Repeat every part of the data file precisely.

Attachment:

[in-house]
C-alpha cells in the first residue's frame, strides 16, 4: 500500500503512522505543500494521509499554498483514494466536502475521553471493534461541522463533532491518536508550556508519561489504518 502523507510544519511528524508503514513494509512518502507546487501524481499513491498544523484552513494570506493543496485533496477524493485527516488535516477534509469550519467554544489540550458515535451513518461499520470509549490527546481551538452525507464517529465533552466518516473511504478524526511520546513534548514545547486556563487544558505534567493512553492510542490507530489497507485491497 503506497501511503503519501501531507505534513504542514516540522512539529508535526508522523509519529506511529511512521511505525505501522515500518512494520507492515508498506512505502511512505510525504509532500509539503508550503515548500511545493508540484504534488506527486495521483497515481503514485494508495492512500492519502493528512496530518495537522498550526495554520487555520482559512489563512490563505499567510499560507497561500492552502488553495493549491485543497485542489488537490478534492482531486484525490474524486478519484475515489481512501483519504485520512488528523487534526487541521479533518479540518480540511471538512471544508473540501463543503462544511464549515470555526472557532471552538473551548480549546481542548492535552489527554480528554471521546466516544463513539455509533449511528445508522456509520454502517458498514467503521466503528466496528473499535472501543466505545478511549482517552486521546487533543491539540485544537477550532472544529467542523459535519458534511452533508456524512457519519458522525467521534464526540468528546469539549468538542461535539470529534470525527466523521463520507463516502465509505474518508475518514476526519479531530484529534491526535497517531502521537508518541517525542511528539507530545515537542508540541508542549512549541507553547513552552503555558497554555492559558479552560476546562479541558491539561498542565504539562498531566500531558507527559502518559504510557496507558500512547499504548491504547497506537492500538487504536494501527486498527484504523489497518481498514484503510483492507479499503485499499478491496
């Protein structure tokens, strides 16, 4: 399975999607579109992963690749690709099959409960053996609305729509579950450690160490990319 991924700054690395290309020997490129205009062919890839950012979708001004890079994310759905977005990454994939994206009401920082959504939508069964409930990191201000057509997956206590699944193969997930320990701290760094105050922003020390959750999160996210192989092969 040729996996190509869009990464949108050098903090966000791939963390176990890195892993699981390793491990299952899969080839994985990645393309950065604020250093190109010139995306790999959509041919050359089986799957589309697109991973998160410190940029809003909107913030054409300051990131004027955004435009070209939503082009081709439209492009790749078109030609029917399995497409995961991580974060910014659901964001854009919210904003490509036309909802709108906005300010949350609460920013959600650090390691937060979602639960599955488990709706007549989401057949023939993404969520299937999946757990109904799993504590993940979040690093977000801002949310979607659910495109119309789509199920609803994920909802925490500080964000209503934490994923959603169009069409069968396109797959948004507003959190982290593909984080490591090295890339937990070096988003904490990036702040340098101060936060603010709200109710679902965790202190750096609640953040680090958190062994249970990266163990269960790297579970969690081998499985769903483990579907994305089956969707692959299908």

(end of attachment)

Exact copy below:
[in-house]
C-alpha cells in the first residue's frame, strides 16, 4: 500500500503512522505543500494521509499554498483514494466536502475521553471493534461541522463533532491518536508550556508519561489504518 502523507510544519511528524508503514513494509512518502507546487501524481499513491498544523484552513494570506493543496485533496477524493485527516488535516477534509469550519467554544489540550458515535451513518461499520470509549490527546481551538452525507464517529465533552466518516473511504478524526511520546513534548514545547486556563487544558505534567493512553492510542490507530489497507485491497 503506497501511503503519501501531507505534513504542514516540522512539529508535526508522523509519529506511529511512521511505525505501522515500518512494520507492515508498506512505502511512505510525504509532500509539503508550503515548500511545493508540484504534488506527486495521483497515481503514485494508495492512500492519502493528512496530518495537522498550526495554520487555520482559512489563512490563505499567510499560507497561500492552502488553495493549491485543497485542489488537490478534492482531486484525490474524486478519484475515489481512501483519504485520512488528523487534526487541521479533518479540518480540511471538512471544508473540501463543503462544511464549515470555526472557532471552538473551548480549546481542548492535552489527554480528554471521546466516544463513539455509533449511528445508522456509520454502517458498514467503521466503528466496528473499535472501543466505545478511549482517552486521546487533543491539540485544537477550532472544529467542523459535519458534511452533508456524512457519519458522525467521534464526540468528546469539549468538542461535539470529534470525527466523521463520507463516502465509505474518508475518514476526519479531530484529534491526535497517531502521537508518541517525542511528539507530545515537542508540541508542549512549541507553547513552552503555558497554555492559558479552560476546562479541558491539561498542565504539562498531566500531558507527559502518559504510557496507558500512547499504548491504547497506537492500538487504536494501527486498527484504523489497518481498514484503510483492507479499503485499499478491496
């Protein structure tokens, strides 16, 4: 399975999607579109992963690749690709099959409960053996609305729509579950450690160490990319 991924700054690395290309020997490129205009062919890839950012979708001004890079994310759905977005990454994939994206009401920082959504939508069964409930990191201000057509997956206590699944193969997930320990701290760094105050922003020390959750999160996210192989092969 040729996996190509869009990464949108050098903090966000791939963390176990890195892993699981390793491990299952899969080839994985990645393309950065604020250093190109010139995306790999959509041919050359089986799957589309697109991973998160410190940029809003909107913030054409300051990131004027955004435009070209939503082009081709439209492009790749078109030609029917399995497409995961991580974060910014659901964001854009919210904003490509036309909802709108906005300010949350609460920013959600650090390691937060979602639960599955488990709706007549989401057949023939993404969520299937999946757990109904799993504590993940979040690093977000801002949310979607659910495109119309789509199920609803994920909802925490500080964000209503934490994923959603169009069409069968396109797959948004507003959190982290593909984080490591090295890339937990070096988003904490990036702040340098101060936060603010709200109710679902965790202190750096609640953040680090958190062994249970990266163990269960790297579970969690081998499985769903483990579907994305089956969707692959299908």